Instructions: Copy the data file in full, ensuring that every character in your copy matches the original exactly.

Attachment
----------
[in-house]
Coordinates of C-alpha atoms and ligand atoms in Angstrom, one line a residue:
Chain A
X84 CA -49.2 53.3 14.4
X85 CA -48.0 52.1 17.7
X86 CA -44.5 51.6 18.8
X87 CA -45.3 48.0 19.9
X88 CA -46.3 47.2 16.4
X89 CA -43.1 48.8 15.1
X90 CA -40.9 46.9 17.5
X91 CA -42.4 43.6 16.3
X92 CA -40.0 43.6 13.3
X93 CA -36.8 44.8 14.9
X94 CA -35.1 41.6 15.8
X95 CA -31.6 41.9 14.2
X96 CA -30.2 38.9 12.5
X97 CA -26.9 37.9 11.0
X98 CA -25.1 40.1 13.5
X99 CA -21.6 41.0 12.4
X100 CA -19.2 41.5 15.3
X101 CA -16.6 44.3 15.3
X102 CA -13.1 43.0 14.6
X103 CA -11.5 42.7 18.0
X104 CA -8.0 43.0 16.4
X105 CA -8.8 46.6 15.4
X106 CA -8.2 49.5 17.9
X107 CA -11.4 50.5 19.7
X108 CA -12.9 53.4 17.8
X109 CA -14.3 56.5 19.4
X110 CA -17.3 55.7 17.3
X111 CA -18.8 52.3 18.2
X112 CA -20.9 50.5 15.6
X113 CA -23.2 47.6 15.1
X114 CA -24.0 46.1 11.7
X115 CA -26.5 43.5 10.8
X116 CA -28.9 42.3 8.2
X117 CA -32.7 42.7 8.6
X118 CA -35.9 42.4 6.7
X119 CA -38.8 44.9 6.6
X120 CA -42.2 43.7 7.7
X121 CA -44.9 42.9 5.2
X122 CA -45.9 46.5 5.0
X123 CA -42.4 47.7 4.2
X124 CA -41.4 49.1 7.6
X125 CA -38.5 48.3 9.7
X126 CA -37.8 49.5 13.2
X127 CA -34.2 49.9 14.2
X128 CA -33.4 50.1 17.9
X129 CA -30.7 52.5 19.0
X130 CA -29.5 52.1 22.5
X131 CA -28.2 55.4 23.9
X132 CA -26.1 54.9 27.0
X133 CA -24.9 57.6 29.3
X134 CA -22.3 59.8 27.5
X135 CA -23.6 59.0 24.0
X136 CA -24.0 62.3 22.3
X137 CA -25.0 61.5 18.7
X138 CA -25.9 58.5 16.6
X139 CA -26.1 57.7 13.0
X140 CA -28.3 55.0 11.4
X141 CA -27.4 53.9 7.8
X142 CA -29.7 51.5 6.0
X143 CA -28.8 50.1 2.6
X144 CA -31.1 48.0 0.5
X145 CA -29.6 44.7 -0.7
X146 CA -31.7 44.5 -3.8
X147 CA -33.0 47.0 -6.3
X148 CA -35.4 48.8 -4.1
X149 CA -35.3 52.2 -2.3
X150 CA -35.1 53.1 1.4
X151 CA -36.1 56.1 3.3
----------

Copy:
[in-house]
Coordinates of C-alpha atoms and ligand atoms in Angstrom, one line a residue:
Chain A
X84 CA -49.2 53.3 14.4
X85 CA -48.0 52.1 17.7
X86 CA -44.5 51.6 18.8
X87 CA -45.3 48.0 19.9
X88 CA -46.3 47.2 16.4
X89 CA -43.1 48.8 15.1
X90 CA -40.9 46.9 17.5
X91 CA -42.4 43.6 16.3
X92 CA -40.0 43.6 13.3
X93 CA -36.8 44.8 14.9
X94 CA -35.1 41.6 15.8
X95 CA -31.6 41.9 14.2
X96 CA -30.2 38.9 12.5
X97 CA -26.9 37.9 11.0
X98 CA -25.1 40.1 13.5
X99 CA -21.6 41.0 12.4
X100 CA -19.2 41.5 15.3
X101 CA -16.6 44.3 15.3
X102 CA -13.1 43.0 14.6
X103 CA -11.5 42.7 18.0
X104 CA -8.0 43.0 16.4
X105 CA -8.8 46.6 15.4
X106 CA -8.2 49.5 17.9
X107 CA -11.4 50.5 19.7
X108 CA -12.9 53.4 17.8
X109 CA -14.3 56.5 19.4
X110 CA -17.3 55.7 17.3
X111 CA -18.8 52.3 18.2
X112 CA -20.9 50.5 15.6
X113 CA -23.2 47.6 15.1
X114 CA -24.0 46.1 11.7
X115 CA -26.5 43.5 10.8
X116 CA -28.9 42.3 8.2
X117 CA -32.7 42.7 8.6
X118 CA -35.9 42.4 6.7
X119 CA -38.8 44.9 6.6
X120 CA -42.2 43.7 7.7
X121 CA -44.9 42.9 5.2
X122 CA -45.9 46.5 5.0
X123 CA -42.4 47.7 4.2
X124 CA -41.4 49.1 7.6
X125 CA -38.5 48.3 9.7
X126 CA -37.8 49.5 13.2
X127 CA -34.2 49.9 14.2
X128 CA -33.4 50.1 17.9
X129 CA -30.7 52.5 19.0
X130 CA -29.5 52.1 22.5
X131 CA -28.2 55.4 23.9
X132 CA -26.1 54.9 27.0
X133 CA -24.9 57.6 29.3
X134 CA -22.3 59.8 27.5
X135 CA -23.6 59.0 24.0
X136 CA -24.0 62.3 22.3
X137 CA -25.0 61.5 18.7
X138 CA -25.9 58.5 16.6
X139 CA -26.1 57.7 13.0
X140 CA -28.3 55.0 11.4
X141 CA -27.4 53.9 7.8
X142 CA -29.7 51.5 6.0
X143 CA -28.8 50.1 2.6
X144 CA -31.1 48.0 0.5
X145 CA -29.6 44.7 -0.7
X146 CA -31.7 44.5 -3.8
X147 CA -33.0 47.0 -6.3
X148 CA -35.4 48.8 -4.1
X149 CA -35.3 52.2 -2.3
X150 CA -35.1 53.1 1.4
X151 CA -36.1 56.1 3.3